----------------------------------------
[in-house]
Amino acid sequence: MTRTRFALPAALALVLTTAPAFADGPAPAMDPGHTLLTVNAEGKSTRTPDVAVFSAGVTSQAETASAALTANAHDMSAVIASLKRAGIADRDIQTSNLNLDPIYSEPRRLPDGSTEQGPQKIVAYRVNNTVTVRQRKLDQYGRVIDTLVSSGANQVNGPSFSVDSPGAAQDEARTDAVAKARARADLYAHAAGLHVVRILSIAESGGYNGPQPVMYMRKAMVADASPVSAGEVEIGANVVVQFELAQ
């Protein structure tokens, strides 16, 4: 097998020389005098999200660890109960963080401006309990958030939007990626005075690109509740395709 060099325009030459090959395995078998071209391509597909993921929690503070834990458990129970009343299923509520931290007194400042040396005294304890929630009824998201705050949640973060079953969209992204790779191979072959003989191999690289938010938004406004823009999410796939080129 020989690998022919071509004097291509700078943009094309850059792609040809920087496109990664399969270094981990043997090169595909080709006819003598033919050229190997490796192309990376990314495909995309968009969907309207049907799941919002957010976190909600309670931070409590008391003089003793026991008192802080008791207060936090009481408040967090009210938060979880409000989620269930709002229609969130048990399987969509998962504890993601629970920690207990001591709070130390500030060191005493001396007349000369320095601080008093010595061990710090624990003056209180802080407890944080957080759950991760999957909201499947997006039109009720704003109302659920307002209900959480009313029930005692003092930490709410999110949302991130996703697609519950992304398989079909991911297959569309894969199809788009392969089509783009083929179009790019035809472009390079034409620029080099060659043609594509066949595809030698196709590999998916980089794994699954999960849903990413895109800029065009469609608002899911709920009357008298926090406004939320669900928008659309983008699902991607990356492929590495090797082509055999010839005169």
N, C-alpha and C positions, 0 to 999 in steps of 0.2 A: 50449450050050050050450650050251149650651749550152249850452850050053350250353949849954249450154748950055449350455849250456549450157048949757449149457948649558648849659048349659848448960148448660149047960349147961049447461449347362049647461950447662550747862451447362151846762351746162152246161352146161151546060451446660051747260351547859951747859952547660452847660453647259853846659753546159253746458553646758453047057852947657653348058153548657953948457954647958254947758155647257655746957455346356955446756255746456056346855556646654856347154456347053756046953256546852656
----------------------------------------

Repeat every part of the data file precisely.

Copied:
[in-house]
Amino acid sequence: MTRTRFALPAALALVLTTAPAFADGPAPAMDPGHTLLTVNAEGKSTRTPDVAVFSAGVTSQAETASAALTANAHDMSAVIASLKRAGIADRDIQTSNLNLDPIYSEPRRLPDGSTEQGPQKIVAYRVNNTVTVRQRKLDQYGRVIDTLVSSGANQVNGPSFSVDSPGAAQDEARTDAVAKARARADLYAHAAGLHVVRILSIAESGGYNGPQPVMYMRKAMVADASPVSAGEVEIGANVVVQFELAQ
């Protein structure tokens, strides 16, 4: 097998020389005098999200660890109960963080401006309990958030939007990626005075690109509740395709 060099325009030459090959395995078998071209391509597909993921929690503070834990458990129970009343299923509520931290007194400042040396005294304890929630009824998201705050949640973060079953969209992204790779191979072959003989191999690289938010938004406004823009999410796939080129 020989690998022919071509004097291509700078943009094309850059792609040809920087496109990664399969270094981990043997090169595909080709006819003598033919050229190997490796192309990376990314495909995309968009969907309207049907799941919002957010976190909600309670931070409590008391003089003793026991008192802080008791207060936090009481408040967090009210938060979880409000989620269930709002229609969130048990399987969509998962504890993601629970920690207990001591709070130390500030060191005493001396007349000369320095601080008093010595061990710090624990003056209180802080407890944080957080759950991760999957909201499947997006039109009720704003109302659920307002209900959480009313029930005692003092930490709410999110949302991130996703697609519950992304398989079909991911297959569309894969199809788009392969089509783009083929179009790019035809472009390079034409620029080099060659043609594509066949595809030698196709590999998916980089794994699954999960849903990413895109800029065009469609608002899911709920009357008298926090406004939320669900928008659309983008699902991607990356492929590495090797082509055999010839005169």
N, C-alpha and C positions, 0 to 999 in steps of 0.2 A: 50449450050050050050450650050251149650651749550152249850452850050053350250353949849954249450154748950055449350455849250456549450157048949757449149457948649558648849659048349659848448960148448660149047960349147961049447461449347362049647461950447662550747862451447362151846762351746162152246161352146161151546060451446660051747260351547859951747859952547660452847660453647259853846659753546159253746458553646758453047057852947657653348058153548657953948457954647958254947758155647257655746957455346356955446756255746456056346855556646654856347154456347053756046953256546852656